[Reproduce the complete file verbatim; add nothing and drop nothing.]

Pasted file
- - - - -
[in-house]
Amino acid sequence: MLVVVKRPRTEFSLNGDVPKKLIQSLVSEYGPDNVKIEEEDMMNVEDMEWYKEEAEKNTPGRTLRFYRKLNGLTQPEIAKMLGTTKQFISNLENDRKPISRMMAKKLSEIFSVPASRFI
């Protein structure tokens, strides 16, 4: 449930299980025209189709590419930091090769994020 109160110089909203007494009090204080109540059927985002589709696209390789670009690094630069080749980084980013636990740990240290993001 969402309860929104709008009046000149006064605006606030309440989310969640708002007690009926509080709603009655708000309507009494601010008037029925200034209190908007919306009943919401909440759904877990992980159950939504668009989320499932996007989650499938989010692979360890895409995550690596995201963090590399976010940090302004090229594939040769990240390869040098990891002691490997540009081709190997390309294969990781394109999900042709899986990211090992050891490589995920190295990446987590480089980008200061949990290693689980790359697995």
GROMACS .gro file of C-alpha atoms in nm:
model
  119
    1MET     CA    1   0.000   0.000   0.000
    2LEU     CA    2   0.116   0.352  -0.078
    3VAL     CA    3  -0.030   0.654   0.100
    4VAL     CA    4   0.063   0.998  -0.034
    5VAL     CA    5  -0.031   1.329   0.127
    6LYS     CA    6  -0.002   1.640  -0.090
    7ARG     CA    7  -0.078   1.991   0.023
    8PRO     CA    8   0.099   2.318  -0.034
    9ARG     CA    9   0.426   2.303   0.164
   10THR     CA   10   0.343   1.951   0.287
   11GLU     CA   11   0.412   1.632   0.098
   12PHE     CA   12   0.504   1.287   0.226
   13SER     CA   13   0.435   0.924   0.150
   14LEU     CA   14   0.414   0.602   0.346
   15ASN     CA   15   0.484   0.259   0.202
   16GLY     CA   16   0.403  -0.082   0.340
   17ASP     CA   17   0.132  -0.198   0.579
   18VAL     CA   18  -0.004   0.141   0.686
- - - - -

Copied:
[in-house]
Amino acid sequence: MLVVVKRPRTEFSLNGDVPKKLIQSLVSEYGPDNVKIEEEDMMNVEDMEWYKEEAEKNTPGRTLRFYRKLNGLTQPEIAKMLGTTKQFISNLENDRKPISRMMAKKLSEIFSVPASRFI
């Protein structure tokens, strides 16, 4: 449930299980025209189709590419930091090769994020 109160110089909203007494009090204080109540059927985002589709696209390789670009690094630069080749980084980013636990740990240290993001 969402309860929104709008009046000149006064605006606030309440989310969640708002007690009926509080709603009655708000309507009494601010008037029925200034209190908007919306009943919401909440759904877990992980159950939504668009989320499932996007989650499938989010692979360890895409995550690596995201963090590399976010940090302004090229594939040769990240390869040098990891002691490997540009081709190997390309294969990781394109999900042709899986990211090992050891490589995920190295990446987590480089980008200061949990290693689980790359697995």
GROMACS .gro file of C-alpha atoms in nm:
model
  119
    1MET     CA    1   0.000   0.000   0.000
    2LEU     CA    2   0.116   0.352  -0.078
    3VAL     CA    3  -0.030   0.654   0.100
    4VAL     CA    4   0.063   0.998  -0.034
    5VAL     CA    5  -0.031   1.329   0.127
    6LYS     CA    6  -0.002   1.640  -0.090
    7ARG     CA    7  -0.078   1.991   0.023
    8PRO     CA    8   0.099   2.318  -0.034
    9ARG     CA    9   0.426   2.303   0.164
   10THR     CA   10   0.343   1.951   0.287
   11GLU     CA   11   0.412   1.632   0.098
   12PHE     CA   12   0.504   1.287   0.226
   13SER     CA   13   0.435   0.924   0.150
   14LEU     CA   14   0.414   0.602   0.346
   15ASN     CA   15   0.484   0.259   0.202
   16GLY     CA   16   0.403  -0.082   0.340
   17ASP     CA   17   0.132  -0.198   0.579
   18VAL     CA   18  -0.004   0.141   0.686